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Yangtze Power expects strong rise in profits
By Zhang Dingmin (China Daily)
Updated: 2004-03-29 08:38

China Yangtze Power Co, which sells electricity generated from the world's largest dam, said it made better-than-expected profits last year and expects a stronger performance this year as its generators spin more electricity.

Income from the company's core business totalled 2.99 billion yuan (US$360 million), while net profits came in at 1.44 billion yuan (US$173 million), said Li Yongan, chairman of the company.

China Yangtze Power Co was also listed on the Shanghai Stock Exchange late last year.

Earnings per share stood at 0.251 yuan (3 US cents), outstripping a projected 0.24 yuan (2.9 US cents) value.

Li said the results were in stark contrast to the previous year, due to factors like price changes and the purchase of four 700,000-kilowatt hydropower generators from its parent company, China Three Gorges Project Corp (CTGPC).

He declined to forecast earnings for this year, but said positive factors like greater output of the four generators, which were bought in October last year, would strongly boost financial results in 2004.

"This year will surely see fairly strong increases in profits and earnings per share," Li told China Daily in an interview.

Yangtze Power raised 10 billion yuan (US$1.2 billion) in its initial public offering last November. Its shares surged by 44 per cent on their trading debut later that month, as investors expected the company to offer stable returns as the power sector grows in tandem with China's rapid economic growth.

CTGPC plans to sell all of its 26 generators to the power-generating arm to finance a more colossal power project on the Jinshajiang River, but Li said Yangtze Power has no immediate plans to buy more.

Six of the 14 generators located on the left bank of the Three Gorges Dam went into operation last year. Four more will start running this year, with the other four following the year after.

The CTGPC signed contracts on Saturday to purchase the 12 generators for the right bank. The first four are expected to become operational in 2007.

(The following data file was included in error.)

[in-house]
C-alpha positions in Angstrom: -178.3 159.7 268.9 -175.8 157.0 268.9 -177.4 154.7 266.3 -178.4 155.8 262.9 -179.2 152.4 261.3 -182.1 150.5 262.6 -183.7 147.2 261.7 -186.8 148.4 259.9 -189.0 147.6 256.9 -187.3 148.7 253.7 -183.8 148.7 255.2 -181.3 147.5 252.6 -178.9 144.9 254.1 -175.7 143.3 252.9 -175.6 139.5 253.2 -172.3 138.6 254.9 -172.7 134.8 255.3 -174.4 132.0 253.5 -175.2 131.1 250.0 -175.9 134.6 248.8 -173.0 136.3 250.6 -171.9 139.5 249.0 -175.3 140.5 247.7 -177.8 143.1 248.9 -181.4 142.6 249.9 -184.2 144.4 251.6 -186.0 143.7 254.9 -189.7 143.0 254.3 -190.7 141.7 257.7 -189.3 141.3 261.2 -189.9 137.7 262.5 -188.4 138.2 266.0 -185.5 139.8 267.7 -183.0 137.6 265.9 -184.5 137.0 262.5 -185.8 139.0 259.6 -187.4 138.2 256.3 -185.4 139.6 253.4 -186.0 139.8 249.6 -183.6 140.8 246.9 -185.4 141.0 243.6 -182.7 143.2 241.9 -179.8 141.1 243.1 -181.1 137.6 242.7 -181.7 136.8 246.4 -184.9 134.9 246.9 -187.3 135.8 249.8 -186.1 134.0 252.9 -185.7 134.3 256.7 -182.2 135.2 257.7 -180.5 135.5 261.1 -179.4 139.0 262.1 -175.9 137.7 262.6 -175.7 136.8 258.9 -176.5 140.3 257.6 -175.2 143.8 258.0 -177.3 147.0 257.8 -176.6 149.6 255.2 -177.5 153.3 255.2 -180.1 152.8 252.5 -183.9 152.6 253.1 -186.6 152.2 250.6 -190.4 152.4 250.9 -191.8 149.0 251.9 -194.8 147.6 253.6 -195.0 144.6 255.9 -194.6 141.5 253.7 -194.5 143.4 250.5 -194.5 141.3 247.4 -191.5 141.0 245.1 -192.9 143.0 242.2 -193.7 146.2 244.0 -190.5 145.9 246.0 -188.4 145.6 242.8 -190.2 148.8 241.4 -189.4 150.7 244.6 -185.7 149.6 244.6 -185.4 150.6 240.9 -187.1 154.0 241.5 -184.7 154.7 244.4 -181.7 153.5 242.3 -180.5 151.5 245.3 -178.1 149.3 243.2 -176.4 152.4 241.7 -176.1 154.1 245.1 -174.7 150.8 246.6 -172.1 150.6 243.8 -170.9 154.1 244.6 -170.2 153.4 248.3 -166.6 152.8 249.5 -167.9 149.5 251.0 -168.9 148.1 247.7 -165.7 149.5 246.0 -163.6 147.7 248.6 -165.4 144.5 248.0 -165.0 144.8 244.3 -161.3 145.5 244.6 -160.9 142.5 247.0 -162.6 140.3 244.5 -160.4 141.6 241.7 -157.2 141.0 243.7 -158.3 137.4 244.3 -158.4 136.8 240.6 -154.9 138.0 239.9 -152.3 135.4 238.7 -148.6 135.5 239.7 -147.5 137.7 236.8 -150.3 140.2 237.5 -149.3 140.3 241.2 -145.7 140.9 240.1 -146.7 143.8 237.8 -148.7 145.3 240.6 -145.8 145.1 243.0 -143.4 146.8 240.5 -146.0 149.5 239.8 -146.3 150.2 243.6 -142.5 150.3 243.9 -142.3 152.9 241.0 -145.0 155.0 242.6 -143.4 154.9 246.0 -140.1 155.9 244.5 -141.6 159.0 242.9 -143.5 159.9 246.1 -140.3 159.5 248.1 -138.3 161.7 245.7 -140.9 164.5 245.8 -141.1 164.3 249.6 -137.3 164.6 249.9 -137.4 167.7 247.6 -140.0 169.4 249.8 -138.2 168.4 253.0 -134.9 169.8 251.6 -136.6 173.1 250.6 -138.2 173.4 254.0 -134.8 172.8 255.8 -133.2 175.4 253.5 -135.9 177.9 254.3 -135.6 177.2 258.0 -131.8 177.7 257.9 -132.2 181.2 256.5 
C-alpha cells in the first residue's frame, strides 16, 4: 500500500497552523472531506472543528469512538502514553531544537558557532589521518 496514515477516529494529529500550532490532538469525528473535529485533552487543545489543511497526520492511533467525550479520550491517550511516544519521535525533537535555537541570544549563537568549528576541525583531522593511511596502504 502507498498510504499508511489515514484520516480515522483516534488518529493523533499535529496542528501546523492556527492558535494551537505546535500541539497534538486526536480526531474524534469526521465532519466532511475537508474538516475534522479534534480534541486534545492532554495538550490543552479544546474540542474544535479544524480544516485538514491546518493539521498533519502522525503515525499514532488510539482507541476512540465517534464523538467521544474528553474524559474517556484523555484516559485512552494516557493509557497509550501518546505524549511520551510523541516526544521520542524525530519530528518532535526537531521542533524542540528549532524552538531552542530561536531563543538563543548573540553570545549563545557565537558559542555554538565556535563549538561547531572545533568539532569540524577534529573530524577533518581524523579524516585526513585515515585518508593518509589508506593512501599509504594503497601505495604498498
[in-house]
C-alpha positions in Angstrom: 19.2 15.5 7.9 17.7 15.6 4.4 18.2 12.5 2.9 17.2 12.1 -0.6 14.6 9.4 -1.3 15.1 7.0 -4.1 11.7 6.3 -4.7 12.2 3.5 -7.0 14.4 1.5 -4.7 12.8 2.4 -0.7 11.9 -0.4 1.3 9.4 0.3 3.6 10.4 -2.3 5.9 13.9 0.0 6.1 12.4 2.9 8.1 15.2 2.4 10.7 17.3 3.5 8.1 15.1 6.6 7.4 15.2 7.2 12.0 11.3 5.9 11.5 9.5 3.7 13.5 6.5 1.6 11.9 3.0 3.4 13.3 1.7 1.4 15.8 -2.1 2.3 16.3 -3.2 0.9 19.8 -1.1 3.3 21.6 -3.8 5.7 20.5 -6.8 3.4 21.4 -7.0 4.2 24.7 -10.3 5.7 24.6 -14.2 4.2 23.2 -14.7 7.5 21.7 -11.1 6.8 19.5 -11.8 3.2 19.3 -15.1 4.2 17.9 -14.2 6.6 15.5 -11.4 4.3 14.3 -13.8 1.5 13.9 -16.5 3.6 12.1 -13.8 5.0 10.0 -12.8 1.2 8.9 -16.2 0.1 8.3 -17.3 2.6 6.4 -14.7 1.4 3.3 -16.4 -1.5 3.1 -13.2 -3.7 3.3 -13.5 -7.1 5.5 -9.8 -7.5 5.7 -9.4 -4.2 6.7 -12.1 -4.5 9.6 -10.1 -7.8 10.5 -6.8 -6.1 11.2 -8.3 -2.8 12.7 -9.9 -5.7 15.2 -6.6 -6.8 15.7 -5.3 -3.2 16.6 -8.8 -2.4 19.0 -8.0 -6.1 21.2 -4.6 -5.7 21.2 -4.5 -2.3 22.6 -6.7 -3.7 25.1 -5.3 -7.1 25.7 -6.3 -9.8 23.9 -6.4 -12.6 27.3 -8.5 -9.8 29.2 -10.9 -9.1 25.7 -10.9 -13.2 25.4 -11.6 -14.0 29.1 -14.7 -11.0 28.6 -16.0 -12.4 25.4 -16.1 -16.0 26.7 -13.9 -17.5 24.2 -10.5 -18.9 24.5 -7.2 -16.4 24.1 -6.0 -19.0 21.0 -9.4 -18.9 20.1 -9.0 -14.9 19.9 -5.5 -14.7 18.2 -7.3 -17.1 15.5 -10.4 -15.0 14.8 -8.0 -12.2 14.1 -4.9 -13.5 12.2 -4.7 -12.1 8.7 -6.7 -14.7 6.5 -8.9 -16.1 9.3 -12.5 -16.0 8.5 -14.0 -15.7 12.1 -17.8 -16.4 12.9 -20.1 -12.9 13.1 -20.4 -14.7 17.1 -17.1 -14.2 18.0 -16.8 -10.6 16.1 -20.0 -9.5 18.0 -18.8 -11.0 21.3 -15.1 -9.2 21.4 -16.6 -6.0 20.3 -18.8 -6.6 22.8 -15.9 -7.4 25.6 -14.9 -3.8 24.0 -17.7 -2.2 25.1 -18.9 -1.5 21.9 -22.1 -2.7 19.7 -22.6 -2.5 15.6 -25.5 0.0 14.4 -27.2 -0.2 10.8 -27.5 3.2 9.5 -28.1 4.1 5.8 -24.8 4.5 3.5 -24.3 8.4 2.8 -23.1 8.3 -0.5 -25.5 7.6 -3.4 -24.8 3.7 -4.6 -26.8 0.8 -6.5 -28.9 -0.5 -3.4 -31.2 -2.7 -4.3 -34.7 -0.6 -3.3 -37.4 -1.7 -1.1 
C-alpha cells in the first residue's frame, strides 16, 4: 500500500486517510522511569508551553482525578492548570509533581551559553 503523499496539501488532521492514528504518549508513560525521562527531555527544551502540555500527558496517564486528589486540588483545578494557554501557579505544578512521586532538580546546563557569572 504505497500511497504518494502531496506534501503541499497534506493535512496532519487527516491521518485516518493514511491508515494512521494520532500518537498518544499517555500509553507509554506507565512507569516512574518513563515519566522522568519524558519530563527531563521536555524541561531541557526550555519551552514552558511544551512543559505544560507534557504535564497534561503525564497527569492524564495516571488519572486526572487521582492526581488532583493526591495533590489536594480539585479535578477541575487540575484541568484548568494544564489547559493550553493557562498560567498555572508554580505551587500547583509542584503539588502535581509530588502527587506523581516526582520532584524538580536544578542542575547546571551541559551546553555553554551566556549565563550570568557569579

Li excluded the possibility of any immediate plan to issue bonds to finance its purchases, citing a competitive 33 per cent debt/asset ratio.

"In the future, we may resort to debt issues or other types of liabilities, or additional share offerings," he added.

CTGPC plans to build four hydropower stations on the Jinshajiang River, which flows into the Yangtze River in the upper reaches. Their installed capacity will be around twice that of the Three Gorges Project, the world's largest so far.

The preparatory work has started for the construction of the Xiluodu station, the first of the four, and the company has completed the feasibility report for Xiangjiaba, the second in line. The two's combined installation capacity - more than 18 million kilowatts - is close to that of the Three Gorges Project.

While investment for the first two stations is projected at a massive 73 billion yuan (US$8.8 billion) excluding price changes and interest payments, Li, who is also general manager of CTGPC, said the company has the financial strength to build them.

"We have never thought about using private or foreign capital," he said, dismissing some media reports that the firm plans to do so to help fund the construction of the Jinshajiang Project. "We have sufficient funds."

A huge part of the funds required will come from the company's own reserves and proceeds from selling generators, while the rest will come from loans, he said.

"Unlike many other power plants, we are not going to have a high debt burden (for the Jinshajiang project)," Li said, citing a some 50 per cent debt/asset ratio.

"It's going to be a benign cycle," he said, adding that there will be new generators being put into operation every year through 2020.

CTGPC sold the four generators to Yangtze Power last year for more than 18 billion yuan (US$2.2 billion). The prices for future purchases will differ, and will require careful appraisals, Li said.

Li also pledged efforts to accelerate the installation of generators this year to help alleviate power demands when energy consumption peaks this summer. More than two-thirds of China suffered from power shortages during the past year, mainly a result of insufficient electricity transmission capacity.

This year's four generators will start working next month, in May, July and September.

Output in the first quarter of this year has been better than average, he said, boding well for meeting CTGPC's full-year output target of 50 billion kilowatt hours.

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